• One only long-time readers will pick up on: Lord of the Wings(#19) introduces a new Caerphilly resident, Ragnar Ragnarssen, a veteran of a half-dozen heavy metal bands. In Toucan Keep a Secret (#23) Meg visits him at his mansion, and reminisces about the changes from when she visited the previous resident. She's actually referring to the events of Swan for the money (#11), where the same property was the scene for both the rose show and the murders not to mention the owner of the property being the murderer, which is how Ragnar got the place!. Interestingly, this is also a Retcon, as Ragnar is mentioned (though not named) in The Nightingale Before Christmas as having bought a local farm and built his gothic mansion on it.
    • Early in the series, Michael splits his time between teaching and acting in a short-lived cult fantasy TV series. We'll Always Have Parrots takes place at a fan convention for the show; Michael kept one of his costumes and is using it as a Halloween costume in Lord of the Wings (and is worried about fitting into it), and it's mentioned several times that Michael's received invitations to quite a few conventions as a featured guest, but has turned them all down because he doesn't want to leave Meg home alone with the twins.
    • A heartwarming example: in Revenge of the Wrought-Iron Flamingos (book three), Meg's mentor Faulk is an exhibitor at the Civil War festival, and his hot temper and an altercation with the victim shortly before the murder make him a suspect, along with his boyfriend Tad. They both return for the medieval fair at the centre of The Falcon Always Wings Twice (book twenty-seven), and Meg mentions that they're married. This time it's Tad who has a hostile encounter with the murder victim and becomes a suspect.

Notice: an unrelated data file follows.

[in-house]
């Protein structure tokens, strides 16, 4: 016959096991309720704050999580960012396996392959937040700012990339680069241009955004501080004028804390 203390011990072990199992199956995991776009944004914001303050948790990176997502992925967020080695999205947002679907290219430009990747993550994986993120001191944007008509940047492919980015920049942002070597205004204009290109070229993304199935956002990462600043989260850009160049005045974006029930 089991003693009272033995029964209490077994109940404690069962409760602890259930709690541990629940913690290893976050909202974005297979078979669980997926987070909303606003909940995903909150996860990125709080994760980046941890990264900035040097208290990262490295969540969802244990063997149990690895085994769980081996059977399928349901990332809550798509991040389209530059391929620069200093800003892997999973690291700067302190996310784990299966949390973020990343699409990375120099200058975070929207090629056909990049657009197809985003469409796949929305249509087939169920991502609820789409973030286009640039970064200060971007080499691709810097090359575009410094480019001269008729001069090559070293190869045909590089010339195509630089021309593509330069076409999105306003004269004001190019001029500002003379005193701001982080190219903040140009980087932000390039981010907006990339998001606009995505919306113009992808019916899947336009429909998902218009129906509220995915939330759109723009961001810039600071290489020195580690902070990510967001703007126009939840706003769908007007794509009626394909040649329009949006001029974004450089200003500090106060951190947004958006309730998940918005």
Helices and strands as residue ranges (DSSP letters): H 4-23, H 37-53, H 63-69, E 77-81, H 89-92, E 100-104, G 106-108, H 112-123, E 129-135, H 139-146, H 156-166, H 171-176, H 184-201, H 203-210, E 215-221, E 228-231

• On the more prosaic side of things, a lot of the mid-numbered books mention a schism in the town between the 'preserve the land' and 'development at any costs' note  townspeople, which is also the main reason for Caerphilly's chronic housing shortage (see The Thing That Would Not Leave).
  • Dead Man's Chest: In Owl's Well That Ends Well the body of Gordon-You-Thief is found locked in an old trunk at a giant yard sale.
  • Deadpan Snarker: Meg, with emphasis on the 'deadpan' as a way of being the Only Sane Man in her crazy family. Michael, too - it's one of the reasons they get along so well. And Josh and Jamie are showing signs of following in their parents' footsteps.
  • The Dividual: No Nest for the Wicket features two realtors who are pretty similar in appearance and personality, share all of their scenes, and are both named Suzie. Other characters call them either "the Suzies" or "the clones."
  • Dumbwaiter Ride: In Owl's Well That Ends Well Meg uses the extra-large dumbwaiter in her new home to eavesdrop on the police as they conduct on-site interviews in her dining room. Trouble comes when her nephew and a friend discover the shaft and jump onto the top of the dumbwaiter; in the end they get caught but Meg doesn't. She uses the trick again in a much later book.
  • Dying Town: Clay County, by The Hen of the Baskervilles. The killer's Motive Rant mentions that the county is "dying by inches" due to their economy drying up and prominent citizens repeatedly being arrested for murder. By the end of the book, the entire sheriff's department is about to be laid off except for the sheriff and three deputies who are related to the mayor or the sheriff. And they're only being paid to work part-time.
  • Early-Installment Weirdness: in Murder with Peacocks - wait, Meg's parents are divorced? Michael's not Meg's boyfriend/husband - he's gay??? (Both situations are resolved by the end of the book).